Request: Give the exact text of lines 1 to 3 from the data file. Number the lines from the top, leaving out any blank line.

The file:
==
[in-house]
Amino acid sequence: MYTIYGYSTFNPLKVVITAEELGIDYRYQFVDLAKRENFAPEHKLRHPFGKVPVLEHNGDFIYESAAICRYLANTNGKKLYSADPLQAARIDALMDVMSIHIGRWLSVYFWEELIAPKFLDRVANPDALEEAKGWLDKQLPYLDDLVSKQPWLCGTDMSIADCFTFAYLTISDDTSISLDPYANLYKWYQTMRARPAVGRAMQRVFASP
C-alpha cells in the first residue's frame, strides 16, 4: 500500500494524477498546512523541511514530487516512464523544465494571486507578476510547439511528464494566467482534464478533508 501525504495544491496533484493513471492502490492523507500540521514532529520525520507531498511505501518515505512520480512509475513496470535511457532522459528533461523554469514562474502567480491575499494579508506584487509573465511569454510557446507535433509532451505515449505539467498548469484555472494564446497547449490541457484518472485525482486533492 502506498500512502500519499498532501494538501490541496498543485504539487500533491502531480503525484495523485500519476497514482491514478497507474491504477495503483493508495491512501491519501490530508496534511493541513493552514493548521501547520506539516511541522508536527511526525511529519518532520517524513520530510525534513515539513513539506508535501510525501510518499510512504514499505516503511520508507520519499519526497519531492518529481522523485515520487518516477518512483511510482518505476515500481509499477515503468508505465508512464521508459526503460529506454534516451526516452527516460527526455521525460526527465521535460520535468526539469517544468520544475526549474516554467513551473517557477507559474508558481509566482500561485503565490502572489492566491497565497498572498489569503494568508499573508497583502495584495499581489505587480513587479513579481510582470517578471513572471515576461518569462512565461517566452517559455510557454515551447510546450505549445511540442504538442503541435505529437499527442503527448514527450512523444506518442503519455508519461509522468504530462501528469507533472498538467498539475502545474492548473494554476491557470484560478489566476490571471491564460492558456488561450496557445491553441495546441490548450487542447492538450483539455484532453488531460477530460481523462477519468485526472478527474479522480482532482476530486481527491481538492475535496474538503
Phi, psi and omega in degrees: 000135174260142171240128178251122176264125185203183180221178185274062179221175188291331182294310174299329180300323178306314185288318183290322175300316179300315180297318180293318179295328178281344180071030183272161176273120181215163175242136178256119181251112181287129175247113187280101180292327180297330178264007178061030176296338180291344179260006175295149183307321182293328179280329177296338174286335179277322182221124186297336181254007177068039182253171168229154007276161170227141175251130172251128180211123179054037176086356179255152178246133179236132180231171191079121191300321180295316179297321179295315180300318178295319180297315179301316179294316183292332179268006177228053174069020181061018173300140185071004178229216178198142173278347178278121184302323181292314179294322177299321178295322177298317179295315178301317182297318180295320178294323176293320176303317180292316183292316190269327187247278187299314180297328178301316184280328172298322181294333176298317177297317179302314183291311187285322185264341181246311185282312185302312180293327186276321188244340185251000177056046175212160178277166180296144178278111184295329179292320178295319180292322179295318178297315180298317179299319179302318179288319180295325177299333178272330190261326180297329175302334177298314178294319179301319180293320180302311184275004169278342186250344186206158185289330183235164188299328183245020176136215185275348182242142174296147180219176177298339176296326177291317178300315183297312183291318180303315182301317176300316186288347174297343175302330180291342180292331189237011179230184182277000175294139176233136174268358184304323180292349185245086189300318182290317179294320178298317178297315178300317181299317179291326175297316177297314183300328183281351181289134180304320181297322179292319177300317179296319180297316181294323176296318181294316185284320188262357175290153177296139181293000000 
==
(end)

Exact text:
[in-house]
Amino acid sequence: MYTIYGYSTFNPLKVVITAEELGIDYRYQFVDLAKRENFAPEHKLRHPFGKVPVLEHNGDFIYESAAICRYLANTNGKKLYSADPLQAARIDALMDVMSIHIGRWLSVYFWEELIAPKFLDRVANPDALEEAKGWLDKQLPYLDDLVSKQPWLCGTDMSIADCFTFAYLTISDDTSISLDPYANLYKWYQTMRARPAVGRAMQRVFASP
C-alpha cells in the first residue's frame, strides 16, 4: 500500500494524477498546512523541511514530487516512464523544465494571486507578476510547439511528464494566467482534464478533508 501525504495544491496533484493513471492502490492523507500540521514532529520525520507531498511505501518515505512520480512509475513496470535511457532522459528533461523554469514562474502567480491575499494579508506584487509573465511569454510557446507535433509532451505515449505539467498548469484555472494564446497547449490541457484518472485525482486533492 502506498500512502500519499498532501494538501490541496498543485504539487500533491502531480503525484495523485500519476497514482491514478497507474491504477495503483493508495491512501491519501490530508496534511493541513493552514493548521501547520506539516511541522508536527511526525511529519518532520517524513520530510525534513515539513513539506508535501510525501510518499510512504514499505516503511520508507520519499519526497519531492518529481522523485515520487518516477518512483511510482518505476515500481509499477515503468508505465508512464521508459526503460529506454534516451526516452527516460527526455521525460526527465521535460520535468526539469517544468520544475526549474516554467513551473517557477507559474508558481509566482500561485503565490502572489492566491497565497498572498489569503494568508499573508497583502495584495499581489505587480513587479513579481510582470517578471513572471515576461518569462512565461517566452517559455510557454515551447510546450505549445511540442504538442503541435505529437499527442503527448514527450512523444506518442503519455508519461509522468504530462501528469507533472498538467498539475502545474492548473494554476491557470484560478489566476490571471491564460492558456488561450496557445491553441495546441490548450487542447492538450483539455484532453488531460477530460481523462477519468485526472478527474479522480482532482476530486481527491481538492475535496474538503